Thursday, September 12, 2013

Interview with an editor #WWOW

I've had the pleasure of having Tara Chevrestt edit my Brookfield Series. She does a wonderful job, and after each round with her, I come back learning something new. I've sat down with her and asked some questions that I hope helps everyone.



Lacey: To start off, tell us a little about yourself and how long you’ve been editing.

Tara: I’ve been editing for a little over a year. I started as a writer and discovered that thanks to having had a great editor myself, a knack for English and literature, and my prior years as a book reviewer, I made a pretty decent editor, and I like the job. I love to read, so what could be better?
I’m an author who dabbles in just about everything. I’m a book reviewer, and I run a blog called Book Babe. I am married with canine kids.

Lacey: Is there a common mistake you find in most of the stories you edit?

Tara: Oh yes. Let’s see. Eyes, eyes, eyes everywhere. And lots of THATS. It’s an unnecessary word half the time. Breathing. You breath 24/7, so why it’s used as a dialogue tag is beyond me.

Lacey: Some words simply aren’t needed when we write and sometimes we tend to over use the words. Can you give us a few of the words to look for as we read through finished stories before turning them in? You know, to make our editor’s life easier.

Tara: THAT’S and OFS. In today’s lingo, it’s not necessary to say, “Get off of me.”
“Get of me” works just as well.
“I said that I loved her.”
“I said I loved her.”
I also see some authors overusing passive voice...such as sentences beginning with ING words.

Lacey: What amount of editing should an author do before submitting their work? As in, a basic spelling and grammar check in word? Or something a little more complex.

Tara: You can’t expect a first-time author to know much of anything, so I’m pretty patient with them and don’t have a lot of high expectations. I do advise any author submitting a book to closely read the publisher submission guidelines though. If you can’t pay attention to that and follow directions, chances are, you’re going to be a difficult author to work with.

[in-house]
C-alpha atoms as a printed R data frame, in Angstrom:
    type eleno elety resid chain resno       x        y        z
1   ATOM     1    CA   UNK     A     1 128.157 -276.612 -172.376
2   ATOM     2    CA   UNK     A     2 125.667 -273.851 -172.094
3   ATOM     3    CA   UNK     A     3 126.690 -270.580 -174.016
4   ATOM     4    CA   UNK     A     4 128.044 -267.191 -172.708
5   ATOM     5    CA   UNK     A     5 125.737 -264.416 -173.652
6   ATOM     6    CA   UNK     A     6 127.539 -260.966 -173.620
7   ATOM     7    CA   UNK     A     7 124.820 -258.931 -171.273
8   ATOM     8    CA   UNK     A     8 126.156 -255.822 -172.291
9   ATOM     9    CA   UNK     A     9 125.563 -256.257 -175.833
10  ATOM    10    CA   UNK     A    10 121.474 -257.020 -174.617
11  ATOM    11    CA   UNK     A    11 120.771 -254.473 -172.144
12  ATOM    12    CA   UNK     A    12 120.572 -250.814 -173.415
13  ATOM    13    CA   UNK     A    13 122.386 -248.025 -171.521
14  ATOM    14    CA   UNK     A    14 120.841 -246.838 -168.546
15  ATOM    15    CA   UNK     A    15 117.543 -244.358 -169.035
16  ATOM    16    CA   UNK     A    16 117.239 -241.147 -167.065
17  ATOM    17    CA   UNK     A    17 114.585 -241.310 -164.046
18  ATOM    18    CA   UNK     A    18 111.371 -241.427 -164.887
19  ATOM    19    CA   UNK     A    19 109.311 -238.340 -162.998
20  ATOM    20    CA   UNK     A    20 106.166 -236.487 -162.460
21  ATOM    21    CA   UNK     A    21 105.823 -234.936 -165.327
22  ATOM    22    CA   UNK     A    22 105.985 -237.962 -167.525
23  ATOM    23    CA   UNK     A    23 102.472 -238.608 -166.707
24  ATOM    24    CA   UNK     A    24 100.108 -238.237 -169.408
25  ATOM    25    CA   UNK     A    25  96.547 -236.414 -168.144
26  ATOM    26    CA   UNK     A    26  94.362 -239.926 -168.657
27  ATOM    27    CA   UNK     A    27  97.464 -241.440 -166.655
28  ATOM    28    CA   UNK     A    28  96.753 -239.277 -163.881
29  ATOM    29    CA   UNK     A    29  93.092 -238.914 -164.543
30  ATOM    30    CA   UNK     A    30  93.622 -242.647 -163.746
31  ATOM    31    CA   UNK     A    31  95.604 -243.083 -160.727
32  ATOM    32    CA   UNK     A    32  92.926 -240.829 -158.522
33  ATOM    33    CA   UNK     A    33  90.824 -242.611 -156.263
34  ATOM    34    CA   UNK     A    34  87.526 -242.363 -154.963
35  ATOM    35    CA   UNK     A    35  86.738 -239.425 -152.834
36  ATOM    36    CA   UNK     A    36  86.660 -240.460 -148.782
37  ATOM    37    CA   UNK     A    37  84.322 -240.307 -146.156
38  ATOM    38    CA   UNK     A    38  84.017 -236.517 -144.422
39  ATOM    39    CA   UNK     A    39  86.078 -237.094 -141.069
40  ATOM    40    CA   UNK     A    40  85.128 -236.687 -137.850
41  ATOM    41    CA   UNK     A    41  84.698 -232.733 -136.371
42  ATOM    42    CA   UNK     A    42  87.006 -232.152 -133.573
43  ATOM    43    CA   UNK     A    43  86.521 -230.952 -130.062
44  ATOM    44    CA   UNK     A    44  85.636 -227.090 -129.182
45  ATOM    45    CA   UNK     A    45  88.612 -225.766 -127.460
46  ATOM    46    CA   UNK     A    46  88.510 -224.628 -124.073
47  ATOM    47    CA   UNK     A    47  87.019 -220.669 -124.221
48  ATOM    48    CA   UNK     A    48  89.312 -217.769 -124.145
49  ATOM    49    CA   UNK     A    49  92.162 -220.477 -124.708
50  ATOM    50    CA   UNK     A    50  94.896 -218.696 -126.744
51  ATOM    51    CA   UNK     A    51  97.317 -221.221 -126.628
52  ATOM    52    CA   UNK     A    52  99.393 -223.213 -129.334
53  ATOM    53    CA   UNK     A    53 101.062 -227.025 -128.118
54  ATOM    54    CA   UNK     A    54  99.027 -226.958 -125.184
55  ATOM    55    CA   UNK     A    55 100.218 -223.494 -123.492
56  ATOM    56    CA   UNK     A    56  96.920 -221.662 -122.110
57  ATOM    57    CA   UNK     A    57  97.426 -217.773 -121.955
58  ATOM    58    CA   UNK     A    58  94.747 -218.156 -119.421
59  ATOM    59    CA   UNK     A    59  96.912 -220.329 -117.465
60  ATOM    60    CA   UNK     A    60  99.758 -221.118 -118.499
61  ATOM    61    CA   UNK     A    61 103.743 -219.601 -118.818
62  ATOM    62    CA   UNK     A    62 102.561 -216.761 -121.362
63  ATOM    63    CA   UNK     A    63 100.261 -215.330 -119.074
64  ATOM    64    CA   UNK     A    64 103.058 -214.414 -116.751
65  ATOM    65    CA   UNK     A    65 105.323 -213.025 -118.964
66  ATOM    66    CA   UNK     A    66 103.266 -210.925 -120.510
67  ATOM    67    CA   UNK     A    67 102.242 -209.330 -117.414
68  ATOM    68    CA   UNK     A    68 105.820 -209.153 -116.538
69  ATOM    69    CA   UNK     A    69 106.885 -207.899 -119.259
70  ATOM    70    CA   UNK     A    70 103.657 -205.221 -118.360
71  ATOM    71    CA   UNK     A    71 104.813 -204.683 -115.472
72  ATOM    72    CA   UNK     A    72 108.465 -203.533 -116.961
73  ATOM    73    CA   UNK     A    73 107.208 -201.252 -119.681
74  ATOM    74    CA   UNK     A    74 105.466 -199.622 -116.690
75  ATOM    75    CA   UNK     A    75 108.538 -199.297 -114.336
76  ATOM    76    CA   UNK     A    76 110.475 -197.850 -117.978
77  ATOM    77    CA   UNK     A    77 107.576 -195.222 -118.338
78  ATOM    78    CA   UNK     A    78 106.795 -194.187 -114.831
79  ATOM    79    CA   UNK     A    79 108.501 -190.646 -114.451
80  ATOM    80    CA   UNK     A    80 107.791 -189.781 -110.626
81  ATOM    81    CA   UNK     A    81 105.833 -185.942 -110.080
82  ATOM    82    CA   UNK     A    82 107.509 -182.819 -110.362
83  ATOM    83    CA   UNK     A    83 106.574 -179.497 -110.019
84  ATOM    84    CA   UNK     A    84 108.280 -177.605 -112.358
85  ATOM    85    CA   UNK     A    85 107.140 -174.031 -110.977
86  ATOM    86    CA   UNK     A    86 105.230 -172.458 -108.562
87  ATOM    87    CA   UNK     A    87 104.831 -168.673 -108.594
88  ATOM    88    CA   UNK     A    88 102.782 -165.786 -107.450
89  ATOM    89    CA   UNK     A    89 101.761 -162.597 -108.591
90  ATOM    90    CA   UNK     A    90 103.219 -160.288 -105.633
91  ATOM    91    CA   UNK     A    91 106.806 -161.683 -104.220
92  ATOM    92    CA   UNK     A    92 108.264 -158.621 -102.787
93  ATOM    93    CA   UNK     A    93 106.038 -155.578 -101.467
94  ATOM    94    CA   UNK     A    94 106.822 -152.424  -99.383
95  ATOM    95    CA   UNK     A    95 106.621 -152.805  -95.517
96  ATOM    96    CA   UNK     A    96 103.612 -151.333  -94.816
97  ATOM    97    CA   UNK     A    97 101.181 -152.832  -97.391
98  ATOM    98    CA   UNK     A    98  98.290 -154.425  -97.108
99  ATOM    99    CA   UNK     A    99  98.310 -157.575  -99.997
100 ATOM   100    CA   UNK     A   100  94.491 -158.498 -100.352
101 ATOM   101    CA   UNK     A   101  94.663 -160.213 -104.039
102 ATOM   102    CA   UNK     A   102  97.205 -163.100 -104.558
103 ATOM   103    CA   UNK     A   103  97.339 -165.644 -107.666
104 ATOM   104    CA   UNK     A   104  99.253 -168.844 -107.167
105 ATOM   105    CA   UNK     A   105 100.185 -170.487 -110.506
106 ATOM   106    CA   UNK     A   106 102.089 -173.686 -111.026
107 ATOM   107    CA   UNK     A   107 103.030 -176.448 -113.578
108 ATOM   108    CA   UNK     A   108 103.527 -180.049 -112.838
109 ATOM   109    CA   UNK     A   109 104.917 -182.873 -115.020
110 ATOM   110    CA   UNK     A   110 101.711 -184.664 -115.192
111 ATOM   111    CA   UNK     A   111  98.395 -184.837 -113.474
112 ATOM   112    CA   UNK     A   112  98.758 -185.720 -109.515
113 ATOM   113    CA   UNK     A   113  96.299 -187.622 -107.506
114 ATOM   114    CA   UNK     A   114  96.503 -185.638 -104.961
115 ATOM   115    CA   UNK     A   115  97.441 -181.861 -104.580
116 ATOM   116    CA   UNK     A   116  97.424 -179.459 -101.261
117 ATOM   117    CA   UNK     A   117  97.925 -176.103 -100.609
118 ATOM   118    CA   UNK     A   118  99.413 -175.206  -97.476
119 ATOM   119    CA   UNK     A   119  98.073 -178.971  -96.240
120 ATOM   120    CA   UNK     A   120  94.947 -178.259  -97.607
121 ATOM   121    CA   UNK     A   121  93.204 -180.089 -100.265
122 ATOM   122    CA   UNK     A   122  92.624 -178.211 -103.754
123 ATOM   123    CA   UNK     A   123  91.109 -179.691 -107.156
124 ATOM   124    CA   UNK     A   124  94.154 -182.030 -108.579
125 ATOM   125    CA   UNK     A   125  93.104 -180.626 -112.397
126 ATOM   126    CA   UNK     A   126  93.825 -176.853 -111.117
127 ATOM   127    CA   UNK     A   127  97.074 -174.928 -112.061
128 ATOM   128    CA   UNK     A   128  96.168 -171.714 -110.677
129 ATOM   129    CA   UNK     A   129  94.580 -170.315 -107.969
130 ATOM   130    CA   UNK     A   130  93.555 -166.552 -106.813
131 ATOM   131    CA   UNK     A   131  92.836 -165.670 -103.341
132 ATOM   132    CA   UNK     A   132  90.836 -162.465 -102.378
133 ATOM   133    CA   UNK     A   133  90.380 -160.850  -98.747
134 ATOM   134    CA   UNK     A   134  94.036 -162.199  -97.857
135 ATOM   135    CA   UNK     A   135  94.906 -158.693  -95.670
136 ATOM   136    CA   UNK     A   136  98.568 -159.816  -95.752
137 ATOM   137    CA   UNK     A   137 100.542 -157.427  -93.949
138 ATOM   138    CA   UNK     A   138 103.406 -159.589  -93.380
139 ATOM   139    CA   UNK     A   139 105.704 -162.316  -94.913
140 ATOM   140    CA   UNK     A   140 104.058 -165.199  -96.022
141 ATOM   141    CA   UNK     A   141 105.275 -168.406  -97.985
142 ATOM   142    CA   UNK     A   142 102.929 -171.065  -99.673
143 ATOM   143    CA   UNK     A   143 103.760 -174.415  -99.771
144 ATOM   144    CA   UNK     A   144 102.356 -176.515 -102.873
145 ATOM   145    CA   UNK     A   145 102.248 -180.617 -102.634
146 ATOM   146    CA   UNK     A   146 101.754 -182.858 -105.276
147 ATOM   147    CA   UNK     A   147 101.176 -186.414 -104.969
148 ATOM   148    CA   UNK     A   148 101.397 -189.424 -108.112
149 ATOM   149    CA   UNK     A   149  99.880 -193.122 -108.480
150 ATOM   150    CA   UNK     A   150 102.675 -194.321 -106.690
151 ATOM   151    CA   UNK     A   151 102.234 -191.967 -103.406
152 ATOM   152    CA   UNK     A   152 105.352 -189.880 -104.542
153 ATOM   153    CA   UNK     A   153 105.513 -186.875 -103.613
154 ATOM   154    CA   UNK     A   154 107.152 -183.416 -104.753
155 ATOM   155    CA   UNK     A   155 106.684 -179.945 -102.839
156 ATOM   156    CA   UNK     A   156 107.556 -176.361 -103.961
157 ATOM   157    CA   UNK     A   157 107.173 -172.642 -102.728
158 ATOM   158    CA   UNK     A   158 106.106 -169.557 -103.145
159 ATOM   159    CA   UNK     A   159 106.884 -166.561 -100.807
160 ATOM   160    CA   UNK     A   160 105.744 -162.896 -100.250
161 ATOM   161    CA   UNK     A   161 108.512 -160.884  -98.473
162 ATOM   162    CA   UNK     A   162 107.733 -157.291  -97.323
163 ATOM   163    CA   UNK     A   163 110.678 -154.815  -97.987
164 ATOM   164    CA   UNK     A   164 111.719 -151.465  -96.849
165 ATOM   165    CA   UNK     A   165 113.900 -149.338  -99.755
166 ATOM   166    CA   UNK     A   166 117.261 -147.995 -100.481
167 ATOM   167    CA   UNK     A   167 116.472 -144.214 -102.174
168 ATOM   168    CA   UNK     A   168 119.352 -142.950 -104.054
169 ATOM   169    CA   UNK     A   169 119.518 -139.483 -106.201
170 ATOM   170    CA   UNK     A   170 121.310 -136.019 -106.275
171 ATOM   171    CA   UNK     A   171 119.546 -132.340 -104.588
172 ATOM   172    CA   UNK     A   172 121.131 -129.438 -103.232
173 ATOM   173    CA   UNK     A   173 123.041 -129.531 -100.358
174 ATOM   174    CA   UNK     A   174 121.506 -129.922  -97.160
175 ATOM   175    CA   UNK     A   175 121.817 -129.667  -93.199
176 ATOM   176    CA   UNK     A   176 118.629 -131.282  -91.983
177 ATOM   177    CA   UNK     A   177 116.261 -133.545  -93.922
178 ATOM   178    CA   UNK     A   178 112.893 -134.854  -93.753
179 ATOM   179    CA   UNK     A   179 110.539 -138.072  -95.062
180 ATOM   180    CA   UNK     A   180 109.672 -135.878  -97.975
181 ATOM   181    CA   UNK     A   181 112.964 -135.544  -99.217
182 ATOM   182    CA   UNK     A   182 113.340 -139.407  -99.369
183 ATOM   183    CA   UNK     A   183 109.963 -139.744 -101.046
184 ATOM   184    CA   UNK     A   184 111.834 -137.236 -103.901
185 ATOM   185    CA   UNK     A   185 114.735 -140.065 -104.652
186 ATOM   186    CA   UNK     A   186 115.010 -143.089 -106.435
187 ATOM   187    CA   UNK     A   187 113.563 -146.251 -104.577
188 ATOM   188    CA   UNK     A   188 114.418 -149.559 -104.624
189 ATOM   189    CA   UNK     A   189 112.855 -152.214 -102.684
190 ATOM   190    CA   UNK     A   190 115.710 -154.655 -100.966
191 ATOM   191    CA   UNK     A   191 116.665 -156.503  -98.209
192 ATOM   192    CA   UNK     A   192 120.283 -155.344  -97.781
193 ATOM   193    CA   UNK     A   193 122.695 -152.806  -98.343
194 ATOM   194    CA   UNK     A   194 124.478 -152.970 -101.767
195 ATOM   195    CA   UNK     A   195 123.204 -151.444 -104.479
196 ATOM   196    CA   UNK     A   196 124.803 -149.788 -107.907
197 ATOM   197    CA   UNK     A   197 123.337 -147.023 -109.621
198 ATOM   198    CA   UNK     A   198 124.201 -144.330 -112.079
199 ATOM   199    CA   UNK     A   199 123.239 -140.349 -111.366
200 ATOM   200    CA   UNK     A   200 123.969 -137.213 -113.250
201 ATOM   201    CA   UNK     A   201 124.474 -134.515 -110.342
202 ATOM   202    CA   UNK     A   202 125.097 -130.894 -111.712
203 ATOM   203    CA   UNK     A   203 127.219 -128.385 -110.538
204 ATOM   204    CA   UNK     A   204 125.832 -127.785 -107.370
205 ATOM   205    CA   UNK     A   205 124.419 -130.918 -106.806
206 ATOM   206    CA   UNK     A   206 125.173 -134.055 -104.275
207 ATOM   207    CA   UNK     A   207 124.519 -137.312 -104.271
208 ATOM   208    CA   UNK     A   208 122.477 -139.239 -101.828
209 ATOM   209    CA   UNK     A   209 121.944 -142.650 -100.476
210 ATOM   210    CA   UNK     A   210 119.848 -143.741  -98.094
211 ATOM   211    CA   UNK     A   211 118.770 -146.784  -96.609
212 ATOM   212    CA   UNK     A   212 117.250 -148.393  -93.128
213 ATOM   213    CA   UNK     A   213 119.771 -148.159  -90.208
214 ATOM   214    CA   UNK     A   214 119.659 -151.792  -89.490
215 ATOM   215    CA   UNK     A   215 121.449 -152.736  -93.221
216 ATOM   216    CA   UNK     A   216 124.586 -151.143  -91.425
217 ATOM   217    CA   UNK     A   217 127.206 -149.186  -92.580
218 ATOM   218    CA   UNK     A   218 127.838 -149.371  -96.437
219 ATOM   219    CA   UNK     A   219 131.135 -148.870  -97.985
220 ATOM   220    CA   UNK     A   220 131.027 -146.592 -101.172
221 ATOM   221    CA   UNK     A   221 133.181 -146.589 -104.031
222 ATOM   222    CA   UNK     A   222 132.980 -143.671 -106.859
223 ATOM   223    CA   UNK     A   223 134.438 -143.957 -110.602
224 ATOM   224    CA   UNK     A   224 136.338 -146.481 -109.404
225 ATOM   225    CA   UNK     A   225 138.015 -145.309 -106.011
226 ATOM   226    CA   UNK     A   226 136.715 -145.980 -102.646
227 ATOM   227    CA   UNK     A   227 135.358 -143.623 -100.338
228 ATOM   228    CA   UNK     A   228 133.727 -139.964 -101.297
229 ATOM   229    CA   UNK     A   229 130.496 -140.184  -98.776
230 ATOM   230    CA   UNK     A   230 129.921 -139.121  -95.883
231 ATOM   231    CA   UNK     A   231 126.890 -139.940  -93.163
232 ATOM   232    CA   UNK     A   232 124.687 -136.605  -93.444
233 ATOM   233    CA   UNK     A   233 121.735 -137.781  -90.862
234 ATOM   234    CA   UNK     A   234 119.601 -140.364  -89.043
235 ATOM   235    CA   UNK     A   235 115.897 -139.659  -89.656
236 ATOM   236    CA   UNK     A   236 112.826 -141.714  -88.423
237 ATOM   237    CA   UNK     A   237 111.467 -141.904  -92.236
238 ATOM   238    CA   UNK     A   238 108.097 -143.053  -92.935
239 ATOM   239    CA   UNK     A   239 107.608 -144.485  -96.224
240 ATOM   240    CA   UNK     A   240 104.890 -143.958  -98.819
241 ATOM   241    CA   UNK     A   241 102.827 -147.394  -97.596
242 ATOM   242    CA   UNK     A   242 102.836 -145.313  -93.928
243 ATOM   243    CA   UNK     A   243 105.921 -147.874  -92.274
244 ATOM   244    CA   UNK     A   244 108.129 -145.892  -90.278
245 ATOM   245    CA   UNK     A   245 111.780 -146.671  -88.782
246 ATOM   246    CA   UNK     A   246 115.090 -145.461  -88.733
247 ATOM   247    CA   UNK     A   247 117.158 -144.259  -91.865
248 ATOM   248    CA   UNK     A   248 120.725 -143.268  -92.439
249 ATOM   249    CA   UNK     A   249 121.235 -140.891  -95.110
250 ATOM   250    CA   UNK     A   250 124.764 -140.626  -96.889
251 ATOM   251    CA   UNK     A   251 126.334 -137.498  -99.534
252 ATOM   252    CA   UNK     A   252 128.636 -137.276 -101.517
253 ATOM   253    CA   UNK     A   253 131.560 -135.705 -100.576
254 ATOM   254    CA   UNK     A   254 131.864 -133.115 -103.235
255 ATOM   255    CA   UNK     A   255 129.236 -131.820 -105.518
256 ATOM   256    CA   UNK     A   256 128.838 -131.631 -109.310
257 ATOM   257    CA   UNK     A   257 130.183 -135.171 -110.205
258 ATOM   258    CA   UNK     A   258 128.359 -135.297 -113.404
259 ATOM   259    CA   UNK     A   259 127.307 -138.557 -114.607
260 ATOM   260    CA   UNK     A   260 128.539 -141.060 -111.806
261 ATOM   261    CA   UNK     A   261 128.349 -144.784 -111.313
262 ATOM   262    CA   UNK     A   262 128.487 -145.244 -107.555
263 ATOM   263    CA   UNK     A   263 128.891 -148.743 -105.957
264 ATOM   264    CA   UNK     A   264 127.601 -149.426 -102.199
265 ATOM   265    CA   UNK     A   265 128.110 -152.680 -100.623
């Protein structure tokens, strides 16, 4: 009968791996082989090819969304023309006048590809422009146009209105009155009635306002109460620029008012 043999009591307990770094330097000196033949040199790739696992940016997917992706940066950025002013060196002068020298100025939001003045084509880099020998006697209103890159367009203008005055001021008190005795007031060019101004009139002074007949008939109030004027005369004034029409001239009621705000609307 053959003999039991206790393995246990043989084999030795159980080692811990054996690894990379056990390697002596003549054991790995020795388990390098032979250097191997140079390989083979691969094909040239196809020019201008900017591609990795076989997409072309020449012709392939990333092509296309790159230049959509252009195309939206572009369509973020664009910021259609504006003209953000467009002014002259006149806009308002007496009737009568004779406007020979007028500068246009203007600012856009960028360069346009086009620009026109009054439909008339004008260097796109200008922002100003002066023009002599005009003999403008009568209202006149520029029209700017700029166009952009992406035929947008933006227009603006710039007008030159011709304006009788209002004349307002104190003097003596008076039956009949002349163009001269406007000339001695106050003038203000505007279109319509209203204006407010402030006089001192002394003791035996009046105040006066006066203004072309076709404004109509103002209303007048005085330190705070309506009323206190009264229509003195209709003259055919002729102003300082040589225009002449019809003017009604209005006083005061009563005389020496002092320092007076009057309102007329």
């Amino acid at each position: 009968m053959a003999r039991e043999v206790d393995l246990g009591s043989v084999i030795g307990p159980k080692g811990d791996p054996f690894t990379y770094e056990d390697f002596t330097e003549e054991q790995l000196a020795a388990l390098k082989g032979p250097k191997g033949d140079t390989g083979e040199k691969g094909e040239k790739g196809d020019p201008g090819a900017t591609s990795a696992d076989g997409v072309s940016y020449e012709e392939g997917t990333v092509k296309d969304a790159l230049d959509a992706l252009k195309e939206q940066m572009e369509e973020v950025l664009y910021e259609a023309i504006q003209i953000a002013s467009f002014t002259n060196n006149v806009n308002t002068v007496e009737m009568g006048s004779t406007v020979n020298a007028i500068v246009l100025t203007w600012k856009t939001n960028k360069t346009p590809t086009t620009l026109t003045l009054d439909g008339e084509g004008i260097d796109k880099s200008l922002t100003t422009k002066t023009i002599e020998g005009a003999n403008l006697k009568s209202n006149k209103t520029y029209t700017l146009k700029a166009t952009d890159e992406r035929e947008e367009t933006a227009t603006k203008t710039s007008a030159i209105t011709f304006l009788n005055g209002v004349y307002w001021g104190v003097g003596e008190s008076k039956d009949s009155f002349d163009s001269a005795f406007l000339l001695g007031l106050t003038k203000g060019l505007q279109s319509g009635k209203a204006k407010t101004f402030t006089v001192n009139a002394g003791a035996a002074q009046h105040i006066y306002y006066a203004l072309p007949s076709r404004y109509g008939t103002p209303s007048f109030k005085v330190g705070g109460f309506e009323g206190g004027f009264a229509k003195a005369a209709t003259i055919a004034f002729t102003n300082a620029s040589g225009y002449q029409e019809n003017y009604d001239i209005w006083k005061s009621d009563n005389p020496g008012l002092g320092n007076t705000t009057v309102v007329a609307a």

NOW, if you want to talk about an author that has five, six, seven books behind their name, I have high expectations. After working with you on five books, I expect them to know what a head hop is, how to do a dialogue tag, etc.

After five books with me, if you’re still handing me this:
“I want to go too.” She said. OR Placing the cup down, he turned to look at her, “I like that idea.”

I’m going to be pretty PO’d editor.

Lacey: Now, listen up authors, I’ve got a good question for Tara. What is your biggest pet peeve that authors do and you’re always having to correct?

Tara: Dialogue tags! Urgh!

Lacey: What makes a story great in your opinion?

Tara: I think it’s really important that readers LIKE your characters. If they don’t like your characters at all, they aren’t going to care about them or what happens to them. The best way to engage a reader is with characters they can relate to. Oh, the story and plot is important too, but first step: create likable people. We don’t want to read about assholes. We get that in our everyday life. ;)

Lacey: By day you’re an editor and by night you’re an author. You’ve had the pleasure of working as an author with publishing houses as well as the self-publishing route. For an author who is looking to self publish, any tips on what they need to look for in an editor and questions to ask before the editor and author embark on a relationship together?

Tara: Quit worrying about prices. Yes, money is tight, but you get what you pay for. There are a lot of editors out there charging pennies and they are making nothing...this means their workload is toppling. Lots of work because they’re cheap, but because they’re cheap, they have to take more of it. Your book isn’t going to get the attention it deserves. So while I’m not saying not to take advantage of a good deal if it comes, be careful. Don’t make price your number-one factor.

Lacey: Any advice you would like to give to un-published, or even published authors?

Tara: Get your work edited before you seek an agent. If you don’t do the agent route, do get a beta reader to read your MS before you submit it. DO shop around and research publishers. I’m seeing an alarming trend in the industry. People are just so desperate to have their names on books they don’t even care if the publisher who offers them a contract has the crappiest reputation in the business. Check places like Absolute Write or Piers Anthony and don’t get in a hurry.

Because once the excitement settles down...once you’ve been sitting there waiting 8 months and haven’t seen a dime, you’re going to want that book back.

So calm down, think clearly, and don’t just get obsessed with having your name on a book. Think long-term.
Find out more about Tara on her website, as well as her prices for editing.